515-223-5119 info@ineda.com

[2013 | Keywords: Regulatory Compliance, OSHA]

The following are selected OSHA requirements that apply to many general industry employers.

  1. Hazard Communication Standard. This standard is designed to ensure that employers and employees know about hazardous chemicals in the workplace and how to protect themselves. Employers with employees who may be exposed to hazardous chemicals in the workplace must prepare and implement a written Hazard Communication Program and comply with other requirements of the standard.


  1. Emergency Action Plan Standard. OSHA recommends that all employers have an Emergency Action Plan. A plan is mandatory when required by an OSHA standard. An Emergency Action Plan describes the actions employees should take to ensure their safety in a fire or other emergency situation.


  1. Fire Safety. OSHA recommends that all employers have a Fire Prevention Plan. A plan is mandatory when required by an OSHA standard.


  1. Exit Routes. All employers must comply with OSHA’s requirements for exit routes in the workplace.


  1. Walking/Working Surfaces. Floors, aisles, platforms, ladders, stairways, and other walking/working surfaces are present, to some extent, in all general industry workplaces. Slips, trips, and falls from these surfaces constitute the majority of general industry accidents. The OSHA standards for walking and working surfaces apply to all permanent places of employment, except where only domestic, mining, or agricultural work is performed.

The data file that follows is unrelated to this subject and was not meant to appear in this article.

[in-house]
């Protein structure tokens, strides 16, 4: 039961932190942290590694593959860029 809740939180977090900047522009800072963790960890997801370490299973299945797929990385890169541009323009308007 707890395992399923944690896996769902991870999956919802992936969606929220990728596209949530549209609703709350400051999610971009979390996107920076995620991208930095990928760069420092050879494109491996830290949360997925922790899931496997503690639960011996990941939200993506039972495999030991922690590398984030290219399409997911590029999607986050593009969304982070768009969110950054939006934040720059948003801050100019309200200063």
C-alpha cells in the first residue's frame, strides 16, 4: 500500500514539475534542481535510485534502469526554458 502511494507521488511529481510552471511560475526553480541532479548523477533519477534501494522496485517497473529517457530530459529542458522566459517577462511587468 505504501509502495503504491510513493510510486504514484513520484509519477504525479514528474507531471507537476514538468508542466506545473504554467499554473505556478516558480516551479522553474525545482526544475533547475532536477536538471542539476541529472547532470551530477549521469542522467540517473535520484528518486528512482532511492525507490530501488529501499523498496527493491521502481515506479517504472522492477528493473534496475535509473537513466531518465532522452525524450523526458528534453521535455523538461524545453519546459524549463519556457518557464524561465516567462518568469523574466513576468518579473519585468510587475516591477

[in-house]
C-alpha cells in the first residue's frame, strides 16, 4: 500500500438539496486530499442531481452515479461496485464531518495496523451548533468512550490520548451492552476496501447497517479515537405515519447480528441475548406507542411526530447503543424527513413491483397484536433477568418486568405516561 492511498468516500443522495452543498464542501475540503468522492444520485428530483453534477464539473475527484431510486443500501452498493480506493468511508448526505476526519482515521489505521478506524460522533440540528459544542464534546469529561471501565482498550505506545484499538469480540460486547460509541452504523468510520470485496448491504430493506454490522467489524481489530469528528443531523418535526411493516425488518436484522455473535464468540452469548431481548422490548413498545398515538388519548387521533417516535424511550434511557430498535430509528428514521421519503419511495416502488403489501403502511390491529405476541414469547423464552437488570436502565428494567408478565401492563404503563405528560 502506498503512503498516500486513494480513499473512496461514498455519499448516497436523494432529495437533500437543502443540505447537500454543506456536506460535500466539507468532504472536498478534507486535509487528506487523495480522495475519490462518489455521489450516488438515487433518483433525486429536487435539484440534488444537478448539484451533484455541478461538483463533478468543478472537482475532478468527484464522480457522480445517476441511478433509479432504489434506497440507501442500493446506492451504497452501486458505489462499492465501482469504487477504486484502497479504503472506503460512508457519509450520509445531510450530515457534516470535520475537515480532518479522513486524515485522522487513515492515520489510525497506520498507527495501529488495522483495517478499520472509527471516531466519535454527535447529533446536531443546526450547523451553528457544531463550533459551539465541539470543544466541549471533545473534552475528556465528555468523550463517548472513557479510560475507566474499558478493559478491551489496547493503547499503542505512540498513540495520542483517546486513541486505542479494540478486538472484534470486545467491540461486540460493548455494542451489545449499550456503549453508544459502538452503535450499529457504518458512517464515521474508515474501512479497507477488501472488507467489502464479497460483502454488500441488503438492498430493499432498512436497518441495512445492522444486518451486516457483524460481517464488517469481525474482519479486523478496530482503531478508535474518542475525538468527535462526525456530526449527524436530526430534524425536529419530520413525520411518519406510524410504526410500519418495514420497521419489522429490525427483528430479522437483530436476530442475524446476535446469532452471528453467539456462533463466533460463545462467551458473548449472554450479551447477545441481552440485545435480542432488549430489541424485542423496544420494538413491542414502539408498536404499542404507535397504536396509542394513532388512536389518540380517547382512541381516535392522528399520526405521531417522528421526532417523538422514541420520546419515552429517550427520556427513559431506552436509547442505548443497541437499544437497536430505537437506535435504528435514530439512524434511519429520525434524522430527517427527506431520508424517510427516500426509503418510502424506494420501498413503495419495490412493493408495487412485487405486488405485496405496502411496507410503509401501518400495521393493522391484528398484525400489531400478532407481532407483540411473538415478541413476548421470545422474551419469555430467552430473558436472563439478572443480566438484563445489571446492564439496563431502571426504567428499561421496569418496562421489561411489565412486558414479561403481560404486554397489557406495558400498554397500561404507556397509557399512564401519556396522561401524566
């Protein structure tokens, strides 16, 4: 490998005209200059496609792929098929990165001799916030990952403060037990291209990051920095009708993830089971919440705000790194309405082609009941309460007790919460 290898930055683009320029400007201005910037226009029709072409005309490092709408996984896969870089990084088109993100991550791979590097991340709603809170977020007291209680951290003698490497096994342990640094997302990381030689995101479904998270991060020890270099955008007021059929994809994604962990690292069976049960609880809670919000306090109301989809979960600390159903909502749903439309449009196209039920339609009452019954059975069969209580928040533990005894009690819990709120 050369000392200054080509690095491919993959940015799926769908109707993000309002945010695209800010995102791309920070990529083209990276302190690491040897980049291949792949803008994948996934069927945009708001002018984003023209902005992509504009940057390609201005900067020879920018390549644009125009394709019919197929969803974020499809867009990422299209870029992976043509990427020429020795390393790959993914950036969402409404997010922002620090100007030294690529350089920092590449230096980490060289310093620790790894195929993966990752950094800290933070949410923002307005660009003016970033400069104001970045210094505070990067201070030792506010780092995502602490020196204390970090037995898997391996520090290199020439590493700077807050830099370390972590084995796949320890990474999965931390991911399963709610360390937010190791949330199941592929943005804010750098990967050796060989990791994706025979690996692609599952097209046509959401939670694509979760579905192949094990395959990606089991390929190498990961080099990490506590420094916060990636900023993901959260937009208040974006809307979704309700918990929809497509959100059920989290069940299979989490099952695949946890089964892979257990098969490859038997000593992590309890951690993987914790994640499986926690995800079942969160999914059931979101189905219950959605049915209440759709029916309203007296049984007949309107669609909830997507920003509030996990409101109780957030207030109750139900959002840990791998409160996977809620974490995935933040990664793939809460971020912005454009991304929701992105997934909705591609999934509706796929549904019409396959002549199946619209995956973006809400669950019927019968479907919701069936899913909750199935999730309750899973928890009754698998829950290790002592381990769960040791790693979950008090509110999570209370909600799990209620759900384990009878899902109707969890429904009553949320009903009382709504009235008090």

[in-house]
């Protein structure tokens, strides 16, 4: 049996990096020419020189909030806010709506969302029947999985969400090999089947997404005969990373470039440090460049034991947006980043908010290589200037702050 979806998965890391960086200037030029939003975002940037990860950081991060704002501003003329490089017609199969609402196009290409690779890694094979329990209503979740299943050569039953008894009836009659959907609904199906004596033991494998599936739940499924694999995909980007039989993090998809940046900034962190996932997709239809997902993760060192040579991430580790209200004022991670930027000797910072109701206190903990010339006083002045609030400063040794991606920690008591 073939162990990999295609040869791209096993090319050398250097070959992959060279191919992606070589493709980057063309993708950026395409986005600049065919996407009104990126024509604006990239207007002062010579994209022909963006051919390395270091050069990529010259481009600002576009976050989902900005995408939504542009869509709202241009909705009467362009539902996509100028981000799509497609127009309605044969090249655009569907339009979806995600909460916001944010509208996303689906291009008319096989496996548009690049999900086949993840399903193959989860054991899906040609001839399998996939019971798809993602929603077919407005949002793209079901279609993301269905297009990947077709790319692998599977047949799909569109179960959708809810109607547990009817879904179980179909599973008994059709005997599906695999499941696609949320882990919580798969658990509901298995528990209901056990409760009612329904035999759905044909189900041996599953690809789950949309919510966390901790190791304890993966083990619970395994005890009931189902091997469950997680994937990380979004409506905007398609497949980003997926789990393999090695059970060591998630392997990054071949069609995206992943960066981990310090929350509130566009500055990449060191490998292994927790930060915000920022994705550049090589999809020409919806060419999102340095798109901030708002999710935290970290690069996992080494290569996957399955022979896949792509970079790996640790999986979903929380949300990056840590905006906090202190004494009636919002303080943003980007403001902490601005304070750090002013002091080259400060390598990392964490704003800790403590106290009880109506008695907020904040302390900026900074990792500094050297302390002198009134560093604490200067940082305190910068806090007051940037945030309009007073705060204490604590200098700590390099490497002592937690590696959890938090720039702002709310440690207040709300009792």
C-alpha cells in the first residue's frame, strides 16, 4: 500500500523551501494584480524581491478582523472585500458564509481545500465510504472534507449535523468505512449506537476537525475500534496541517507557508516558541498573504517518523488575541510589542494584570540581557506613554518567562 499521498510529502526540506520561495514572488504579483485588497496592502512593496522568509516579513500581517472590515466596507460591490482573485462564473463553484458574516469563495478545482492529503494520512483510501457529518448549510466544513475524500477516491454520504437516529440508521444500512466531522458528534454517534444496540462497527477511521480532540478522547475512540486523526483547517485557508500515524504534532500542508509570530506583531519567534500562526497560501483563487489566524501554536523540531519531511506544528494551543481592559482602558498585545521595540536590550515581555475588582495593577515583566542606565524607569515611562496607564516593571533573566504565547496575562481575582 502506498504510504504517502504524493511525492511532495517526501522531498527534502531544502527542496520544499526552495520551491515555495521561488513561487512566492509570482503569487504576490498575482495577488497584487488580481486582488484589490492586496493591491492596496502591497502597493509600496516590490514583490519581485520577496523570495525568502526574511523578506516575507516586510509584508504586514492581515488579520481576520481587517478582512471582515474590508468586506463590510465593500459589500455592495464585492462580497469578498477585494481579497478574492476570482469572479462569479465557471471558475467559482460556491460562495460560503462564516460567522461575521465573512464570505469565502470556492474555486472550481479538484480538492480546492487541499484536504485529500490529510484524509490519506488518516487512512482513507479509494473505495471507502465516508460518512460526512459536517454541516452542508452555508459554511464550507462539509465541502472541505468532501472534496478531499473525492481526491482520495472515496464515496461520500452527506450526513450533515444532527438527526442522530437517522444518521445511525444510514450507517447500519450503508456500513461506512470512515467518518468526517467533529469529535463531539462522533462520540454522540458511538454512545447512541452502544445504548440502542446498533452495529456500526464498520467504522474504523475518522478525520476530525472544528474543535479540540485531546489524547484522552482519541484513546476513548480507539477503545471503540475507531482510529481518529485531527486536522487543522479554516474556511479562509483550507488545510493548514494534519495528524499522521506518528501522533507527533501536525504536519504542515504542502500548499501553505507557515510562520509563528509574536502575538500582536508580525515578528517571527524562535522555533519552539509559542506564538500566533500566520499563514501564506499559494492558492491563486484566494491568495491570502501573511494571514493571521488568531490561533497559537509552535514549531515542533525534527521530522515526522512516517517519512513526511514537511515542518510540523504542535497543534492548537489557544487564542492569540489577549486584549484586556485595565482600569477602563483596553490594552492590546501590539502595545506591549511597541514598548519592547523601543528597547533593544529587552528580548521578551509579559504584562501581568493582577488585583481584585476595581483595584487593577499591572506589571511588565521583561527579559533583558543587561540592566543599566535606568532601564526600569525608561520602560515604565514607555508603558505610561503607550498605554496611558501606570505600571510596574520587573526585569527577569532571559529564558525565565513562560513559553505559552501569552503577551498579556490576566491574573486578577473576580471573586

1. Medical and First Aid. OSHA requires employers to provide medical and first-aid personnel and supplies commensurate with the hazards of the workplace. The details of a workplace medical and first-aid program are dependent on the circumstances of each workplace and employer.

Read an OSHA booklet. Best Practices Guide: Fundamentals of a Workplace First-Aid Program [PDF* – 164 KB]. OSHA Publication 3317 (2006)


NOTE: To find the OSHA standards that are most frequently cited by OSHA inspectors, visit Frequently Cited OSHA Standards. On that Web page, you can find the most frequently cited federal or state OSHA standards based on your industry’s Standard Industrial Classification (SIC) code and the number of employees in your establishment.